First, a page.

The project deadlines may be adjusted according to your curriculum needs.  For example, the project deadline can occur at the conclusion of this unit, in the midst of the second atomic structure unit focusing on electrons, or at the end of the second unit after electrons have been thoroughly covered.

 

Isotopes Formed in Supernovae Explosions

Students will be provided with a list of isotopes formed in supernovae explosions and their decay products.  Students will be required to identify the processes and the frequency of their occurrences to determine nuclear pathway by which the SNE isotope becomes a stable product.  The following table includes a lists of nuclides that could be used in the assessment.  This activity can be assessed using criterion (a) and criterion (b).

 

List of Isotopes and their Products from Supernovae Explosions[10]
SNE Isotope Product Isotope Decay Particles
41Ca 41K Electron capture
60Fe 60Ni 2 beta emissions
26Al 26Mg 1 positron emission
237Np 209Bi 7 alpha emissions, 4 beta emissions
53Mn 53Cr Electron capture
129I 129Xe 1 beta emission
236U 232Th 1 alpha emission
235U 207Pb 7 alpha emissions, 4 beta emissions
238U 206Pb 8 alpha emissions, 6 beta emissions

 

 

[1] Ventuno Art. (2015). How to Fold an DIY : Origami 3D Cube. Retrieved August 18, 2016, from https://www.youtube.com/watch?v=337QxhfpY4w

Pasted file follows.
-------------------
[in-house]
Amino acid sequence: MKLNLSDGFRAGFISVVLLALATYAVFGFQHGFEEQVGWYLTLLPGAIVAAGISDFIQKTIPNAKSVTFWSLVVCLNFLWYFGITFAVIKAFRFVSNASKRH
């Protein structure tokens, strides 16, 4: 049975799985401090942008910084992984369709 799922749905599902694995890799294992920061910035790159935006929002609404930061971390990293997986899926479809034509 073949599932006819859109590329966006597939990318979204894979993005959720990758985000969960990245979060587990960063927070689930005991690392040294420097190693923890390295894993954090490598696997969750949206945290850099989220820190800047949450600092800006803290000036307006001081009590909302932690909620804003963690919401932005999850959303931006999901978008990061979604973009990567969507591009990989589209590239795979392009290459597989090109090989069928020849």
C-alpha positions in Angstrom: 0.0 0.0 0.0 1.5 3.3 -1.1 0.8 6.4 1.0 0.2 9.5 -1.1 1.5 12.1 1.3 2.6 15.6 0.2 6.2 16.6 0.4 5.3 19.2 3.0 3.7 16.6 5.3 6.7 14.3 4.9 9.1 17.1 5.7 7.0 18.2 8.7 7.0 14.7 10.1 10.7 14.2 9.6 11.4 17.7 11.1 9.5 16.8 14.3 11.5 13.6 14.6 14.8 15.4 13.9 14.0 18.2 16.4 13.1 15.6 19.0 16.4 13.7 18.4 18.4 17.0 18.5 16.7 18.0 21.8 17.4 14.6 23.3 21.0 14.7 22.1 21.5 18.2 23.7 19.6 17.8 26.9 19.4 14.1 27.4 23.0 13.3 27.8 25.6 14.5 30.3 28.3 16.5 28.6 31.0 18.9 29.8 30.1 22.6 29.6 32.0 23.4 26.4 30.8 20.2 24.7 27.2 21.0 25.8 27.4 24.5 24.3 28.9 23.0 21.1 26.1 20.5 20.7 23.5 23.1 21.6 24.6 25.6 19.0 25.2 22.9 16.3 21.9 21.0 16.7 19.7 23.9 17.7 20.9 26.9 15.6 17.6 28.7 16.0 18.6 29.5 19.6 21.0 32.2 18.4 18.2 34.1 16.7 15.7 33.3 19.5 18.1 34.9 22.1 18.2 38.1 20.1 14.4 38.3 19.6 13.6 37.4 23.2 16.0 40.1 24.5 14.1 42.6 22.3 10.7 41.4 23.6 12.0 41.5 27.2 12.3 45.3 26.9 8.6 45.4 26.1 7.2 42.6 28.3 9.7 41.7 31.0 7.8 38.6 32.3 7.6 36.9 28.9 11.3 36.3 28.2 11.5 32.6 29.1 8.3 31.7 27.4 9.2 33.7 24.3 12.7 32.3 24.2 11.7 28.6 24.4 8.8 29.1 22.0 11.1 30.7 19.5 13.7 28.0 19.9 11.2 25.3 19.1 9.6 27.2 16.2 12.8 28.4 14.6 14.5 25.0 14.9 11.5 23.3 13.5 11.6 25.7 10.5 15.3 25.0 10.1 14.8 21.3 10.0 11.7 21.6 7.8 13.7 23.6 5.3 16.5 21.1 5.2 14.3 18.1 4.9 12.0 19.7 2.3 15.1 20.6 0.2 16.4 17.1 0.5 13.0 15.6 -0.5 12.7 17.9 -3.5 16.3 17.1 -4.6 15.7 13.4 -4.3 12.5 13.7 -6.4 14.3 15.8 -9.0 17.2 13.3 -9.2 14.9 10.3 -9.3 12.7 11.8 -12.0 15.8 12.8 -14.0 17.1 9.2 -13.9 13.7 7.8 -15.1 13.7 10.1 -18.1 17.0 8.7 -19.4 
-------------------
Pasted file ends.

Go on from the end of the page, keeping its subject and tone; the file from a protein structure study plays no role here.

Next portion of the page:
[2] ACS Reactions. (2015). The Science of the Avengers. Retrieved August 17, 2016, from https://www.youtube.com/watch?v=Gr3ov7R89Xo

[3] NIBIB gov. (2013). How Does a PET Scan Work? Retrieved August 17, 2016, from https://www.youtube.com/watch?v=GHLBcCv4rqk

[4] Build an Atom. (n.d.). Retrieved August 17, 2016, from https://phet.colorado.edu/en/simulation/build-an-atom

[5] Radiation Education Activities. (n.d.). Retrieved August 17, 2016, from https://www3.epa.gov/radtown/educational-materials.html

[6] Michigan State University. (2008, May 9). Designer Isotopes Push The Frontier Of Science. ScienceDaily. Retrieved August 17, 2016 from www.sciencedaily.com/releases/2008/05/080508164631.htm

[7] National Superconducting Cyclotron Laboratory at Michigan State University. “Researcher Nabs Doubly Magic Tin Isotope, A North American First.” ScienceDaily. ScienceDaily, 24 December 2008. www.sciencedaily.com/releases/2008/12/081210145307.htm

[8] Michigan State University. “Physicists Peer Closely At Radioactive Decay Of A Rare Isotope At The Edge Of Nuclear Existence.” ScienceDaily. ScienceDaily, 15 November 2007. www.sciencedaily.com/releases/2007/11/071108155357.htm

[9] Siegel, M. (2014). Developing Preservice Teachers’ Expertise in Equitable Assessment for English Learners. Journal of Science Teacher Education, 25(3), 289-308. doi: 10.1007/s10972-013-9365-9

 

[10] Possibility of life origin on radioactive source of energy after our supernova explosion. (n.d.). August 17, 2016, http://dx.doi.org/10.1117/12.375080

Annotated Bibliography

Teacher Resources

  • Ventuno Art. (2015). How to Fold an DIY : Origami 3D Cube. Retrieved August 18, 2016, from https://www.youtube.com/watch?v=337QxhfpY4w
    • Used for the making of the isotope cubes
  • ACS Reactions. (2015). The Science of the Avengers. Retrieved August 17, 2016, from https://www.youtube.com/watch?v=Gr3ov7R89Xo
    • This video specifically addresses creating new elements (and other science topics) in the science fiction movie, The Avengers.